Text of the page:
A rainbow produced by mist from this 80-foot high waterfall is visible on sunny afternoons. During extended winter cold spells, an impressive ice formation builds around the falls. Between the trailhead and the falls, Rainbow Falls Trail gains about 1,500' in elevation. The 5.4 mile roundtrip hike is considered moderate in difficulty. The Rainbow Falls Trail continues for approximately 4 miles beyond the falls to the summit of Mt. Le Conte.
Trailhead: From the parkway in Gatlinburg, turn at traffic light #8 and follow Historic Nature Trail into Great Smoky Mountains National Park. Continue past the Noah "Bud" Ogle homesite to the clearly signed Rainbow Falls parking area.
Hen Wallow Falls Trail
Hen Wallow Falls is a moderate trail, great for a short day hike. The main trail leads to the top of the falls; a steep, narrow side trail leads to the bottom. Elevation gain is 520 feet. This trail is 4 miles round trip.
Trailhead: Before the picnic area on the road to Cosby Campground.
One of the more popular all-day-hike's. Usually attempted by experienced hikers, due to the various terrain, you should allow a full day to complete or make arrangements for overnight accommodations. Contact the National Park Office for more information on overnight stays.
Fire clearings above steep mountain slopes afford spectacular views to peaks and valleys below. This 8 mile round-trip hike is considered moderate.
Trailhead: From Sugarlands Visitor Center, Follow US-441, Newfound Gap Rd. The traihead is on the North side of the dedication area.
Ramsey Cascades Trail
Ramsey Cascades is the tallest waterfall in the park and one of the most spectacular. Water drops 100 feet over rock outcroppings and collects in a small pool where numerous well-camouflaged salamanders can be found.
The trail to the waterfall gains over 2,000' in elevation over its 4 mile course and the 8-mile roundtrip hike is considered to be strenuous in difficulty. Following rushing rivers and streams for much of its length, the last 2 miles pass through old-growth hardwood forest with large tuliptrees, basswoods, silverbells, and yellow birches.
Trailhead: Drive six miles east of Gatlinburg on Highway 321 and turn at the Greenbrier entrance to the park. Follow the signs 4.7 miles to the trailhead.
Chimney Tops Trail
In addition to the spectacular views, abundant wildflowers, streams and large trees, many feel a hike up to "the chimneys" is well worth both effort, making Chimney Tops trail one of the Great Smoky Mountain National Park's most popular trails. Although only two miles to the summit, this trail is not recommenced for small children or the novice hiker. The trail is steep, rising 1,300 feet from the trail head to the chimney-like pinnacles which give this trail its name. Four miles round-trip, this trail is considered strenuous.
Access: From the Sugarlands Visitor Center, continue 6.7 miles until you reach the parking lot at the Chimney Tops trail head
Deep Creek Trail
This stream side trail is an all-day hike descending over 1900 feet into the scenic valley through diverse forest marked with an impressive display of large trees and creek crossings. This trail is for experienced hikers. You should allow a full day to complete this hike or make arrangements for overnight accommodations. Contact the National Park Office for more information on overnight stays. At 14.2 miles one way, with a trail rating of moderate to strenuous, it is suggested to use the vehicle shuttle from the Deep Creek Capmground.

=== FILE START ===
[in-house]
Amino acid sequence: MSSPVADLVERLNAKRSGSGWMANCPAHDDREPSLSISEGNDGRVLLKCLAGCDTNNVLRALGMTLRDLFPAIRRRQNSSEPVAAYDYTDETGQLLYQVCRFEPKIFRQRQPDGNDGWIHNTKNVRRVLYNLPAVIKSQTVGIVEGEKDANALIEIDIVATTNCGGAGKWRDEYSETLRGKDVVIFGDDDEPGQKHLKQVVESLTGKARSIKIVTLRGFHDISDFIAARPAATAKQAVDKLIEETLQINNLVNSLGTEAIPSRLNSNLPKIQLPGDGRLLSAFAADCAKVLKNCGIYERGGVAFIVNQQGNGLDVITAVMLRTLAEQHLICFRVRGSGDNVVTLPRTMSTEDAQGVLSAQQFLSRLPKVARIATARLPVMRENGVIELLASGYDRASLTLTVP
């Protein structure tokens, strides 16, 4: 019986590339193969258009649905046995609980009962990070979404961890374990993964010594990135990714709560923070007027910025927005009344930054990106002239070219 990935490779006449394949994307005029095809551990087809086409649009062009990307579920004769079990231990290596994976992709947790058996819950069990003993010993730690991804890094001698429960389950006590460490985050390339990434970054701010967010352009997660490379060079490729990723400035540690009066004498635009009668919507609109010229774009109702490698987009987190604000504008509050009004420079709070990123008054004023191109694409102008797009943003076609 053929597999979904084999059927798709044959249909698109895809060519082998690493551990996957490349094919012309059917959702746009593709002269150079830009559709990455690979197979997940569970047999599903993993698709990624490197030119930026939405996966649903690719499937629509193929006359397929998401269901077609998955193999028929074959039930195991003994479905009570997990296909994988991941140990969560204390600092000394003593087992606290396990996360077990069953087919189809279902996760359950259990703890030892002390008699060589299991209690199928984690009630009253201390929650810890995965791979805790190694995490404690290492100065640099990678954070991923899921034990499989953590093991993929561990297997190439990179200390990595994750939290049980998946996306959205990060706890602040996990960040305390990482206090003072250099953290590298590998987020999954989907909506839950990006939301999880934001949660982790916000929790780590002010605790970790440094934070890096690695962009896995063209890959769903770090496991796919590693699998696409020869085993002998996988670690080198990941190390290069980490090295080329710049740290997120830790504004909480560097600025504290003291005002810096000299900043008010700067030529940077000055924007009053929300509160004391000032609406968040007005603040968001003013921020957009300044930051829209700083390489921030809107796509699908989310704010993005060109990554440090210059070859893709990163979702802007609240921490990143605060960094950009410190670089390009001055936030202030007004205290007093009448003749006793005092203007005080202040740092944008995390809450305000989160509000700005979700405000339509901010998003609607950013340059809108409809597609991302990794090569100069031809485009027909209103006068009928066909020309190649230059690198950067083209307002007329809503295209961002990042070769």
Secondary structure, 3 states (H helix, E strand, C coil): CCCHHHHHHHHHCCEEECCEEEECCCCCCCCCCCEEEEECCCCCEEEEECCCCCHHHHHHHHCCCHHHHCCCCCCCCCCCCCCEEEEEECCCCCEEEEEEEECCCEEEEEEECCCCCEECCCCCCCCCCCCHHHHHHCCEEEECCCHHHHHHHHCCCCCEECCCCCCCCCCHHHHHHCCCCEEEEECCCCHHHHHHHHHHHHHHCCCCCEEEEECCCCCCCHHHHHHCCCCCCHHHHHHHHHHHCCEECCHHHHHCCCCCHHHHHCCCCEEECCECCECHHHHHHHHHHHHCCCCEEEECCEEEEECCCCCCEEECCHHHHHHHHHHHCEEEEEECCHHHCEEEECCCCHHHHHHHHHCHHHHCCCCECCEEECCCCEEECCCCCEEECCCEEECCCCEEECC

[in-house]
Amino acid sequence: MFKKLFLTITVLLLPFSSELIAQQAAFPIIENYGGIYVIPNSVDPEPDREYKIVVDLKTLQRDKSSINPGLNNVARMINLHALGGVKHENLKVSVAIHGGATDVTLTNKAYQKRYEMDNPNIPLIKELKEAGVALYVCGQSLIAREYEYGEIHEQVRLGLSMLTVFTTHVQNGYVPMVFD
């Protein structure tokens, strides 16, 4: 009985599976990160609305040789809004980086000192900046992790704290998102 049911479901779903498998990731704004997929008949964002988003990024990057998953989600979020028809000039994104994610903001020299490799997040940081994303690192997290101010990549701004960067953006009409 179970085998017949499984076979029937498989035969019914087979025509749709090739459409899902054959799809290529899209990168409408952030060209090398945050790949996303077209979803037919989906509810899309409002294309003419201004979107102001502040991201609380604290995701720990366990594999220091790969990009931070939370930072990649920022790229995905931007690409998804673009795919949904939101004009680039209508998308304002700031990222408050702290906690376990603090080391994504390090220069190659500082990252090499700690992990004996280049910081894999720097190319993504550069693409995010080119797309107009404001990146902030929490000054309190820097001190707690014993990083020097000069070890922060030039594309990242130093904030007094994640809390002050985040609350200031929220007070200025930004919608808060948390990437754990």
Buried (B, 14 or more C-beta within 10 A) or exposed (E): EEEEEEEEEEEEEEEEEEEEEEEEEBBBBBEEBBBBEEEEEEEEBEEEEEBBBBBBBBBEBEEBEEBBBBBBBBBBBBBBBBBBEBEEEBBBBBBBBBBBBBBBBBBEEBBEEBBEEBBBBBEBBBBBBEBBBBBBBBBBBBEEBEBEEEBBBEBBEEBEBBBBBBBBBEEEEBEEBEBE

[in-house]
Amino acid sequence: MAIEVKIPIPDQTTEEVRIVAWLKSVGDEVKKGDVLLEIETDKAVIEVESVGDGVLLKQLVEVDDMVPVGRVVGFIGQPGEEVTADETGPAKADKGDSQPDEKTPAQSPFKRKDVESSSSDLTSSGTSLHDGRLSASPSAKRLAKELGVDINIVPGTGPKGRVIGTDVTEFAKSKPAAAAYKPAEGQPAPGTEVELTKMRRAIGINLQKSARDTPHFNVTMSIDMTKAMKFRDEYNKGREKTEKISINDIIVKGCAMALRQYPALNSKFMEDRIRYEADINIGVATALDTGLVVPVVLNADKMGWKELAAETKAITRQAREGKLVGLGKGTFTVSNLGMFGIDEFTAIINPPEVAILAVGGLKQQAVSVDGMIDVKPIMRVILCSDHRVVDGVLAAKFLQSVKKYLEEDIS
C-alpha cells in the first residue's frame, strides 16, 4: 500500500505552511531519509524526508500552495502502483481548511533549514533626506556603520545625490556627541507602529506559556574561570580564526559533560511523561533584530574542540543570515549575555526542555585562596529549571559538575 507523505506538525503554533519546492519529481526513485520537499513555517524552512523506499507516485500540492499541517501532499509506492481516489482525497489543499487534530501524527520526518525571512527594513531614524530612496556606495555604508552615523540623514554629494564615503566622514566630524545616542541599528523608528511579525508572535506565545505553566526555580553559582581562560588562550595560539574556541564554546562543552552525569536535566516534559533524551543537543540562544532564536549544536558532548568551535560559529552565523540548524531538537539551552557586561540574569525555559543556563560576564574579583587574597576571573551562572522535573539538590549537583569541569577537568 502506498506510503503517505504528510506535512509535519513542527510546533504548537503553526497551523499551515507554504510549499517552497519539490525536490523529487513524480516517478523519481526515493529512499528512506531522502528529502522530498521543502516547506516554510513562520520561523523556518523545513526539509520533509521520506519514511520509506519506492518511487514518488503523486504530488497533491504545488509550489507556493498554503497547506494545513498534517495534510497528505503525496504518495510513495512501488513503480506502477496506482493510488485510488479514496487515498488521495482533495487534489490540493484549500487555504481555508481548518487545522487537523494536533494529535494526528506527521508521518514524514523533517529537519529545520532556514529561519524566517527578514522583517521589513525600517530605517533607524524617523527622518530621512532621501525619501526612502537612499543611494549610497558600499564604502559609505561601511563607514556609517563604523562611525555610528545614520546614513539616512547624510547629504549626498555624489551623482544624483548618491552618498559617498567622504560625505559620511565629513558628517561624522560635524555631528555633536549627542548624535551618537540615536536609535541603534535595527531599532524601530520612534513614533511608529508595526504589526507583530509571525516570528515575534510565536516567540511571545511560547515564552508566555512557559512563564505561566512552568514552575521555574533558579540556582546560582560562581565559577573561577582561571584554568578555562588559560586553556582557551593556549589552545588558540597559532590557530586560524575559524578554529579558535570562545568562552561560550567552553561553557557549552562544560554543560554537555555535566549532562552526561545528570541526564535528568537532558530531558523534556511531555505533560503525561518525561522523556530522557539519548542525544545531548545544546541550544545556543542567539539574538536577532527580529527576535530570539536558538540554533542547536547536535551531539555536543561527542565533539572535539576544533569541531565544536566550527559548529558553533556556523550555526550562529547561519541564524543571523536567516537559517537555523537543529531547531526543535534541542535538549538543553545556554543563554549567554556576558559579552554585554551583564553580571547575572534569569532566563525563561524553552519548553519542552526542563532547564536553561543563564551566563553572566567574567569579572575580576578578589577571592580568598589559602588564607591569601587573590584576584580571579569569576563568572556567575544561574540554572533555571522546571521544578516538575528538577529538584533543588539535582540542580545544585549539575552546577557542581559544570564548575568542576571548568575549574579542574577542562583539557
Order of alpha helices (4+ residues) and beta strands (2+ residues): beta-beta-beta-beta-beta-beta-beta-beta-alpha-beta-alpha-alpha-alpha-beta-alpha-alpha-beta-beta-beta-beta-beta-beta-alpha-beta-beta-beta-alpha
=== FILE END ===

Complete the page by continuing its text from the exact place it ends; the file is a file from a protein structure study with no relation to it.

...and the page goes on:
Access: From Sugarlands Visitor Center, Follow US-441, Newfound Gap Rd. 1.7 miles south to the parking area. Ends Deep Creek Capmground.
The Appalachian Trail
The Appalachian Trail (or AT as it' called) includes a section 69 miles long in the Great Smoky Mountains that serves as a boundary for Tennessee and North Carolina. Portions of this trail can be enjoyed by Smokies visitors in smaller less challenging lengths accessible from a few various hiking trails that connect to the Appalachian Trail. Some of the trail connections include Charlies' Bunion, Lower Mt. Cammerer Trail, and Gregory Bald Trail.
About every eight miles or nearabouts, the National Park Service erected overnight shelters with primitive bunks for sleeping along The Great Smoky Mountains National Park portion of this trail. These shelters are covered by wire screen on one side, to keep the bears at bay, and stays are limited to one night. A reservation or backcountry permit is required.
Access: A popular acces point is from the Newfound Gap parking area. From the parking area you can hike modest portions north and south on the trail.
Leconte trails have several approaches. Hikers gain nearly 4,000 feet in elevation by the time they reach Mt. LeConte's summit. The hike can be completed as a day hike, but allow a full day. Several trails intersect through this hike and it's easy to get turned around. Make sure to carry a trail map and compass. Alum Cave trail is a moderately difficult hike is 5.1 miles one way to LeConte Sumit. The Alum Cave trail is the most popular and well-known route to Mount Le Conte. Rainbow Falls trail is fairly challenging if completing all 6.5 miles one-way to Mt LeConte.
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Written by Brittany Tipton